Durant la campagne d’Italie, marquée par la célèbre bataille de Monte Cassino, qui fit sauter le verrou vers Rome, et, à ce titre, célébrer comme la grande victoire française de la II me guerre mondiale, sur les 6.255 soldats français tués, 4.000, soit les deux étaient originaires du Maghreb et parmi les 23.5000 blessés, 15.600, soit le tiers étaient du Maghreb. Ahmad Ben Bella, un des futurs chef de file de la guerre d’indépendance algérienne et premier président de l’Algérie indépendante figurait parmi les blessés de la bataille de Monte Cassino. Il en est de même de la campagne d’Allemagne, sur les 9.237 tués, 3.620 étaient des enrôlés du Maghreb, et sur les 34.714 blessés, 16.531 étaient Maghrébins.

2- «Les oubliés de la République», la permanence d’une posture raciste.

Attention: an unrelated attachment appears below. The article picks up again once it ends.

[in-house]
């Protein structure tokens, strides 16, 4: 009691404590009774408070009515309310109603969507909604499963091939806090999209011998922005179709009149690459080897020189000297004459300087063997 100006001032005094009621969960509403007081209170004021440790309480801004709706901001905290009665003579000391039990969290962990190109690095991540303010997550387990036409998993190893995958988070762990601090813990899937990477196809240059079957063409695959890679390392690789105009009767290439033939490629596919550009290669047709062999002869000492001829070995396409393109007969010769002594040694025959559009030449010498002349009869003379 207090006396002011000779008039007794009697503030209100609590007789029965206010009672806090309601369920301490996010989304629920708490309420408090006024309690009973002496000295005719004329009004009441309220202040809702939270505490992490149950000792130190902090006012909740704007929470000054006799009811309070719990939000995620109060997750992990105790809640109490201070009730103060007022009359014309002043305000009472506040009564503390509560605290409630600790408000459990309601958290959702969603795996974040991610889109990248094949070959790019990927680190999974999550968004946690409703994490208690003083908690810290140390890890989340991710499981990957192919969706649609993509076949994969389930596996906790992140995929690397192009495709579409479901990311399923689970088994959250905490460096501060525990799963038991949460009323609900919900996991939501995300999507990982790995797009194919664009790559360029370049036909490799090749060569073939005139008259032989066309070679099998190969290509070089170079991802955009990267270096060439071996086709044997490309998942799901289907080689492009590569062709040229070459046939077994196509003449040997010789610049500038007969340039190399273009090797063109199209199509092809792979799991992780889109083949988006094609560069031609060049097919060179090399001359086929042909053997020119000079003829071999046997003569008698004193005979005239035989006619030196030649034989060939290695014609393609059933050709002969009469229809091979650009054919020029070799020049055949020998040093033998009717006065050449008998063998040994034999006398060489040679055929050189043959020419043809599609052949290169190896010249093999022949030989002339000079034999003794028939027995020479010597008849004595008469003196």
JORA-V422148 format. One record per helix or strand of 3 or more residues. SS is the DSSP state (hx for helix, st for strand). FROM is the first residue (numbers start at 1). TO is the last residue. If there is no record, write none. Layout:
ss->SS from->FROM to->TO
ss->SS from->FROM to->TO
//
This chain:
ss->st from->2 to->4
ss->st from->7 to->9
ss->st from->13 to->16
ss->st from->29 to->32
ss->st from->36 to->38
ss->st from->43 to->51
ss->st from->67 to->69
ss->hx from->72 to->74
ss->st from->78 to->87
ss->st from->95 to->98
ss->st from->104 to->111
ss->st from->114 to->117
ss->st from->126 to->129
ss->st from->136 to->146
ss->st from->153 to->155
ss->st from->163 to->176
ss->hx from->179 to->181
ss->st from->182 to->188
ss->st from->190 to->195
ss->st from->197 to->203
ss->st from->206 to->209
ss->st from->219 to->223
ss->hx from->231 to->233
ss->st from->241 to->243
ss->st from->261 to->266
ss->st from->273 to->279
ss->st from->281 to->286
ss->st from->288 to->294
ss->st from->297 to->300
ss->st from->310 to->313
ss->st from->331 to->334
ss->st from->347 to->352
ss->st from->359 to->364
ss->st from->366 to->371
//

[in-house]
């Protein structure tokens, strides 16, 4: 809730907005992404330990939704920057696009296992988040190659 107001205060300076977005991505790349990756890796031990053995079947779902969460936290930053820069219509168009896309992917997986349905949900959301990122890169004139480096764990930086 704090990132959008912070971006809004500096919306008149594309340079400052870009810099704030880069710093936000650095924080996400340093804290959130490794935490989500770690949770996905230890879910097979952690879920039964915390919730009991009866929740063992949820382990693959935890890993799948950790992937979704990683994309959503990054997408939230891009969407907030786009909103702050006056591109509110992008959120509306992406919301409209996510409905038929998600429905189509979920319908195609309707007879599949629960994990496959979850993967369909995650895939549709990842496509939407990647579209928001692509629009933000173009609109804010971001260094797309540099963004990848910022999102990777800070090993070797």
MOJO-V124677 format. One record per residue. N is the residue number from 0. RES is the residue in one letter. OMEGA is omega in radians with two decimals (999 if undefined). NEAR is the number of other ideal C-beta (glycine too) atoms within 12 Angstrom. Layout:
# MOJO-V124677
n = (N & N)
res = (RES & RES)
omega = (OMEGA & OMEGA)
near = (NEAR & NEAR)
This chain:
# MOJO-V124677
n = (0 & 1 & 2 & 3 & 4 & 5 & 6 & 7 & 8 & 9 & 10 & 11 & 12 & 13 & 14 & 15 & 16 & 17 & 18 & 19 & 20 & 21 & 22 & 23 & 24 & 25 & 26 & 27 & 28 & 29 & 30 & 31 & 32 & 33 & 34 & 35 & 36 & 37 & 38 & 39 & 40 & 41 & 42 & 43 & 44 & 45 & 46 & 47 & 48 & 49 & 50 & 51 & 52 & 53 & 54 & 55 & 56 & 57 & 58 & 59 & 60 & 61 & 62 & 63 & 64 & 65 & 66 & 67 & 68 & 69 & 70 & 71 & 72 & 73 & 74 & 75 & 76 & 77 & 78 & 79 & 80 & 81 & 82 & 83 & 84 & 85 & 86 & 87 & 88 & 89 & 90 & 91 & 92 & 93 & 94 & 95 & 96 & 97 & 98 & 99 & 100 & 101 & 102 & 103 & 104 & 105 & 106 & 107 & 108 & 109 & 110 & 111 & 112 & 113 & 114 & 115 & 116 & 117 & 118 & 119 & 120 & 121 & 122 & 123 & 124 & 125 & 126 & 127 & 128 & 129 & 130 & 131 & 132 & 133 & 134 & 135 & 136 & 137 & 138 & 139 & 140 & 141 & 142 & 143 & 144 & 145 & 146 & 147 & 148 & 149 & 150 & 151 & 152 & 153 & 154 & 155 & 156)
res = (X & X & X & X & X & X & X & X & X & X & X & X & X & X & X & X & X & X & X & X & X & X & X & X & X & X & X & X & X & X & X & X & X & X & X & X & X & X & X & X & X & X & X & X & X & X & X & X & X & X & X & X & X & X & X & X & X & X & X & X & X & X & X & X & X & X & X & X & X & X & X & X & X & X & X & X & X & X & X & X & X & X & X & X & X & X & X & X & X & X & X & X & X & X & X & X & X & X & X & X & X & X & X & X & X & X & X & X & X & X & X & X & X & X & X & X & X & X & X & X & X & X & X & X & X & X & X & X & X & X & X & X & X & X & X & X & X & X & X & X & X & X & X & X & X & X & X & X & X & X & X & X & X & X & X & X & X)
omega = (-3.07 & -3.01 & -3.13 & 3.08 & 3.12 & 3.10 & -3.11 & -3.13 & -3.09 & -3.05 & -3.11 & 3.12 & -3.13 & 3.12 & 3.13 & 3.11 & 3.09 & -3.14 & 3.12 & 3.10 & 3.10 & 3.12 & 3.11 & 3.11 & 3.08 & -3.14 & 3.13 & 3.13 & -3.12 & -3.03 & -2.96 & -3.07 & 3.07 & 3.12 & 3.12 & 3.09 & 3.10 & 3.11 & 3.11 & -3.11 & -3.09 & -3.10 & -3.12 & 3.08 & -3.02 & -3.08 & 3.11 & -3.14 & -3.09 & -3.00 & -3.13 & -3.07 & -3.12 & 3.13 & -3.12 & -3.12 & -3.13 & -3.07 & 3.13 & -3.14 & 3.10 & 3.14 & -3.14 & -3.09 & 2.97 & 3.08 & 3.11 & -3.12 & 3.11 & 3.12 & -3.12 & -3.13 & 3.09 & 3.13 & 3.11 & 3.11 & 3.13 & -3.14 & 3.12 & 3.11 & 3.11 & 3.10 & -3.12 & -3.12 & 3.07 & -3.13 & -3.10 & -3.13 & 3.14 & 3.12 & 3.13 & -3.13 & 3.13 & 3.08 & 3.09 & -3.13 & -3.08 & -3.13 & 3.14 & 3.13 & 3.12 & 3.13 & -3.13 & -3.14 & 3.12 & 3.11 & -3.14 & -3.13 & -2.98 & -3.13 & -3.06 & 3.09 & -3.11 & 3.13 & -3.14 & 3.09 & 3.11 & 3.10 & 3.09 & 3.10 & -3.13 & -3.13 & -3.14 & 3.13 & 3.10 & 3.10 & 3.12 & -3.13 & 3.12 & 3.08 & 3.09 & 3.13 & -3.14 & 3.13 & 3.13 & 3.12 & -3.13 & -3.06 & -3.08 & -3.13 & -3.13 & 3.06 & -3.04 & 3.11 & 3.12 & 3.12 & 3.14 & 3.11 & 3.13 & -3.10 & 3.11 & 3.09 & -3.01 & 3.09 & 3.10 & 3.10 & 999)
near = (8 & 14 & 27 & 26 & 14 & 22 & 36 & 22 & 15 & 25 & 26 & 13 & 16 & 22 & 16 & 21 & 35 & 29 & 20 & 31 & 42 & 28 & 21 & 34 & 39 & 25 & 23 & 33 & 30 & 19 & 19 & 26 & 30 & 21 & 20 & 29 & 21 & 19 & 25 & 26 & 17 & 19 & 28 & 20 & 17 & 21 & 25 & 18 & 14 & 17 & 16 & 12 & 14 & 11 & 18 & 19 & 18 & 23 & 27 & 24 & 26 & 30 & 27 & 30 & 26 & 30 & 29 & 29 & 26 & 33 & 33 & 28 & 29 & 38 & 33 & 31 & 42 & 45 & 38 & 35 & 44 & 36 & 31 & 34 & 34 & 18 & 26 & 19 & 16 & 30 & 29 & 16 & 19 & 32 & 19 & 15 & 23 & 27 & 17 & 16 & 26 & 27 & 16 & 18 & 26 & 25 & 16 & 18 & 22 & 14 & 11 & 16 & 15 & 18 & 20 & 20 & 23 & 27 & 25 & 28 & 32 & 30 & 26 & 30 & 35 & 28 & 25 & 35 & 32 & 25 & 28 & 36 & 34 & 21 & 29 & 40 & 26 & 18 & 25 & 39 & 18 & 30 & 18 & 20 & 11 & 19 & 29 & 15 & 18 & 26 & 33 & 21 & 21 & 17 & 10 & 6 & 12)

Le maintien d’une pratique discriminatoire dans la rétribution des anciens combattants d’origine non française traduit le mépris de la France à l’égard de ses anciens servants, et pis, à l’égard de ses propres principes. Elle porte la marque d’un racisme institutionnel subliminal dans le droit fil des notations des travailleurs coloniaux de l’entre deux guerres (1919-1939). A l’instar d’une cotation boursière sur un marché de bétail, ceux-ci les étaient déjà à l’époque crédités de points, avec les responsabilités et rétributions y afférentes, en fonction de leur nationalité et de leur race avec de subtiles distinctions selon leur lieu de provenance. Ainsi le Chinois se situait au bas de la hiérarchie, sa production évaluée à 6 sur une échelle où le Marocain était placé à 8, l’Algérien (arabe), le Kabyle et le Grec à 10, l’Italien et l’ Espagnol à 12, alors que le Français se trouvait dans tous les classements naturellement au sommet de la hiérarchie avec une note inégalable de 20 sur 20. Score jamais enregistré par aucune autre nationalité, sous aucun autre ciel, dans aucune autre compétition (2).